“Damned if I do. Damned if I don’t.”
That’s probably how President Barack Obama feels sometimes trying to do his job.
No matter what he’s accomplished—finance reform, the stimulus package, which has kept policemen and teachers working and thousands more working on infrastructure construction projects throughout the United States—his critics on the extreme right attack, and attack and attack, oblivious to his accomplishments.
Their most recent attack comes after the president’s remarks regarding the construction of a proposed Muslim community center and mosque near ground zero in Manhattan.
Many have voiced either their opposition or support for the mosque, which would be close to the site of 9/11, where airliners flown by terrorists who were Muslims destroyed the World Trade Center.
During a White House dinner celebrating Ramadan, President Obama commented on the controversy saying “as a citizen, and a president, I believe that Muslims have the same right to practice their religion as anyone else in this country.”
Simple statement, right? Nothing earth-shattering about it, right? President Obama, in our opinion, simply stated the feelings of most reasonable and tolerant Americans: That those who come to America can practice there religious beliefs free of fear and intimidation from the government, just as those who first came to America’s shores from Great Britain wanted to do.
As expected, the “Nattering Nabobs” of right-wing intolerance pounced again on the president, posing (again) the question of whether he is a Christian or a Muslim. Some extremists on the Right went so far as to accuse (again) President Obama of being a Muslim.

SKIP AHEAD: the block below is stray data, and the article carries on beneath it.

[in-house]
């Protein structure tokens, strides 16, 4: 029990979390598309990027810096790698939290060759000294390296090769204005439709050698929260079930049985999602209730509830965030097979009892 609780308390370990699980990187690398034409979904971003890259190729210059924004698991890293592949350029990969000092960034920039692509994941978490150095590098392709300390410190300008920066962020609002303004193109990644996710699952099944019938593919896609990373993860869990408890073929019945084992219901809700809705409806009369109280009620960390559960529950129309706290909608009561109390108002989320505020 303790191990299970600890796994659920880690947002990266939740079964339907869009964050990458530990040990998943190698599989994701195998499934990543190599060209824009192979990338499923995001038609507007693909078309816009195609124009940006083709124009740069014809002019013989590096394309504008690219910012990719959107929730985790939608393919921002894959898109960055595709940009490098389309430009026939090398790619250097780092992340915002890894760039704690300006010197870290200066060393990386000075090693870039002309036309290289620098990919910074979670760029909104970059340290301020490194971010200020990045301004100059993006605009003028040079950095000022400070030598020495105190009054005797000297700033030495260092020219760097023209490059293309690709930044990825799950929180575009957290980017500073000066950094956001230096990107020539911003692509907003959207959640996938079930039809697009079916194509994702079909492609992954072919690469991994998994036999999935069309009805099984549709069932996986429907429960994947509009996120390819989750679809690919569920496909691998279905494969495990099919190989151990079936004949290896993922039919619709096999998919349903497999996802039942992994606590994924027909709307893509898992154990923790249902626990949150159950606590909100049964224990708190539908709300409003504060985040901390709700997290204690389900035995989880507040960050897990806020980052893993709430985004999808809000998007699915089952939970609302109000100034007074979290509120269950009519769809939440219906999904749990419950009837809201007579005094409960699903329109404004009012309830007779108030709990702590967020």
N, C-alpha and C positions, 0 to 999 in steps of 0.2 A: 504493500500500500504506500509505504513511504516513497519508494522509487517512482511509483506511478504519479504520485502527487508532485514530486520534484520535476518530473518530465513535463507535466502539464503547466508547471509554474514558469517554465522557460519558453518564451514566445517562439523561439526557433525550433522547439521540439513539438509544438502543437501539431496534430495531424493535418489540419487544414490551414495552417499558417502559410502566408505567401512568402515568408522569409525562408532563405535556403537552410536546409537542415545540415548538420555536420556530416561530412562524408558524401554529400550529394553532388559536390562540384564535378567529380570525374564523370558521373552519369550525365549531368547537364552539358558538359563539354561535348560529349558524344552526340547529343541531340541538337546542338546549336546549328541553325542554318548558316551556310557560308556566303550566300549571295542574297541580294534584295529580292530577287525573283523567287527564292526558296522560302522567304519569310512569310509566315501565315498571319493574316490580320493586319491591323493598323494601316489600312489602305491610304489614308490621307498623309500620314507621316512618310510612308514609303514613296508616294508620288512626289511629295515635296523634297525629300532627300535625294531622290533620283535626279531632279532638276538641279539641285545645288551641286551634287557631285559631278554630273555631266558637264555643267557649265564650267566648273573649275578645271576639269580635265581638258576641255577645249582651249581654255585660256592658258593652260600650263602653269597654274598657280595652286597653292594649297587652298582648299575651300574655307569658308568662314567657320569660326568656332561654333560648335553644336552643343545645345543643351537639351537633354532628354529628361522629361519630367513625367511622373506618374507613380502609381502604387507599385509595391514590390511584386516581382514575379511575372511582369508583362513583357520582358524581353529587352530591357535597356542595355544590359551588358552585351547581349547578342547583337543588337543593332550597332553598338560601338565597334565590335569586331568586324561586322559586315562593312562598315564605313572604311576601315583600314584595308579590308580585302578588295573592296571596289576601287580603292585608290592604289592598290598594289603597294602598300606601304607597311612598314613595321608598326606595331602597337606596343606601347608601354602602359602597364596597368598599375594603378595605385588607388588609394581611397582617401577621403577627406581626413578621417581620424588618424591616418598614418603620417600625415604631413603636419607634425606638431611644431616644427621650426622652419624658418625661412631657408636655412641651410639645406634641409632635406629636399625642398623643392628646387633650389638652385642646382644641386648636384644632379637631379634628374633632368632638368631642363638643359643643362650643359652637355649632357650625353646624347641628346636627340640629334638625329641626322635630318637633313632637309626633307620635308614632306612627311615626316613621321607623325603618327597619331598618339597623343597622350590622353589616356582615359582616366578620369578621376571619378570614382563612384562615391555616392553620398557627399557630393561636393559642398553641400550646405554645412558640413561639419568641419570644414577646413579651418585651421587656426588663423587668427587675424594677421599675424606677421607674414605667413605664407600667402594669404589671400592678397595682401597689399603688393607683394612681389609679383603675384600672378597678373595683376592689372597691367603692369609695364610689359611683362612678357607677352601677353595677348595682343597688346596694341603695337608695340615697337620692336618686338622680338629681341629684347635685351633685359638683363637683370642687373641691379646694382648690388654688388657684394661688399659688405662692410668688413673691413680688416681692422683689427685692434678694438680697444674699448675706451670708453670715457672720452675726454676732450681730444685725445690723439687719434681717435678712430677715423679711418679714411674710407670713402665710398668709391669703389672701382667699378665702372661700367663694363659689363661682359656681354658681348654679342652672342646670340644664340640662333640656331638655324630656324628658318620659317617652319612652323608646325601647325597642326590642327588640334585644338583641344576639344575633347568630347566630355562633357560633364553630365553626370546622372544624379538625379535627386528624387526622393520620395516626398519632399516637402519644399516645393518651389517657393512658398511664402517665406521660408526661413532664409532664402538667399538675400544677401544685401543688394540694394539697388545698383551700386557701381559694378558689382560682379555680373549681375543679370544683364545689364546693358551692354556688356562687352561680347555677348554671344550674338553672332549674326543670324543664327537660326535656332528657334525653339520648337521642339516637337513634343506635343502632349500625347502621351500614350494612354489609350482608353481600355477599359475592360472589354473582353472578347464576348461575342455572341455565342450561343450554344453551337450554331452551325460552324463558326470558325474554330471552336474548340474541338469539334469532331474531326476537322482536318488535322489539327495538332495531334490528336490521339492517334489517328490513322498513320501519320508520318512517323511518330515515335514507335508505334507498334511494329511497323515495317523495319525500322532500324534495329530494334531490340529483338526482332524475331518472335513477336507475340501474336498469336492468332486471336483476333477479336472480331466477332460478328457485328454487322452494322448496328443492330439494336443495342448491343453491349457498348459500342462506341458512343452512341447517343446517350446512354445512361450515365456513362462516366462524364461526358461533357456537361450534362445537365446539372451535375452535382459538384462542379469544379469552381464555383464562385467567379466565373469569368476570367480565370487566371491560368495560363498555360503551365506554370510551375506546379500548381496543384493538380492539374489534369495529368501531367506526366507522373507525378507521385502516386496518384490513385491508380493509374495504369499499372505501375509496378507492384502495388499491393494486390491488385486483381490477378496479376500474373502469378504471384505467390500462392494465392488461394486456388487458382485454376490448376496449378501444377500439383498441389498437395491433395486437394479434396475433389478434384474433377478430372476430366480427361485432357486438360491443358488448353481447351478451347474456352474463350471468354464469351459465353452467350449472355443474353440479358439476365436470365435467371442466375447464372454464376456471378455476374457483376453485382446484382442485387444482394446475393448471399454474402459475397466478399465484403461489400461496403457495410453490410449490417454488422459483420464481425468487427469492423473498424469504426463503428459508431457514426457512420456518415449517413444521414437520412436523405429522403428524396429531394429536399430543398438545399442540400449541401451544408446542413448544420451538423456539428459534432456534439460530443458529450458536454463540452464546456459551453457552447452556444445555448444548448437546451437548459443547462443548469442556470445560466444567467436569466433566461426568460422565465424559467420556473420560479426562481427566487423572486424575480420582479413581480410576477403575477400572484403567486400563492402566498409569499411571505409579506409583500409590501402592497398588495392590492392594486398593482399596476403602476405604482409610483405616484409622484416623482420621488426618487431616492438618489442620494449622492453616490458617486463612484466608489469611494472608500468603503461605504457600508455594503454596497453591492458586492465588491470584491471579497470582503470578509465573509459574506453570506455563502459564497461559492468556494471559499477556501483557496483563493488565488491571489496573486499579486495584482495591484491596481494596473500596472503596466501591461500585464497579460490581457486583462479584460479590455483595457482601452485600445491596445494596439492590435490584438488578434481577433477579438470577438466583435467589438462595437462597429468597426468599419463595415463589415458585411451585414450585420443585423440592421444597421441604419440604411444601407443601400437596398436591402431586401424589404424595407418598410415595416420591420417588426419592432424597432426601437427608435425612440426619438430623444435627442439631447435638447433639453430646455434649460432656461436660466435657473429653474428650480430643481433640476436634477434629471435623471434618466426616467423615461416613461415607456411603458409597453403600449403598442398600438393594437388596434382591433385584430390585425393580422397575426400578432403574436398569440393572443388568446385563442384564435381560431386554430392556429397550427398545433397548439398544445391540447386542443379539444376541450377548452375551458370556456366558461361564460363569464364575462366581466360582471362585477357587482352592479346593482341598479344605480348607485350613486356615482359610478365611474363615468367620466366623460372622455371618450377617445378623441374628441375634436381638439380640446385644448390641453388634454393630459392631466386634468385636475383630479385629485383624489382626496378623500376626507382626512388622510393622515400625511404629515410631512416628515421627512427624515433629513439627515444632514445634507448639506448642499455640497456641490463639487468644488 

You would think the Right could at least try a new, fresh and innovative attack on the president instead of “microwaving” an old one.
Presidents Nixon, Johnson, even Kennedy, the nation’s first Catholic president, were never put under such scrutiny.
The photo accompanying this editorial is of then presidential candidate Obama being prayed over (also known as “laying on hands”) by ministers of the African Methodist Episcopal (AME) Church during its 48th Quadrennial Session General Conference held in St. Louis in 2008.
During his speech before the conventioneers and clergymen at the conference, Obama declared his commitment to his Christian faith, which he added would continue to influence his performance and his politics if he won the White House.
There is no such tradition as laying on of hands that we know of in Islam. This is a fundamental Christian tradition done for those asking for prayers as they embark on an endeavor of importance. If President Obama were a Muslim, would he have gone to a Christian convention and have ministers agree to pray over him?
We think not!
Nor do we think the president would have been in a Chicago Christian church for 20 years if he were a Muslim. President Obama is a praying man in our eyes; one who is a staunch defender of one of the cornerstones of this nation’s creation.
Many Christians continue to pray with and for the president…We do too!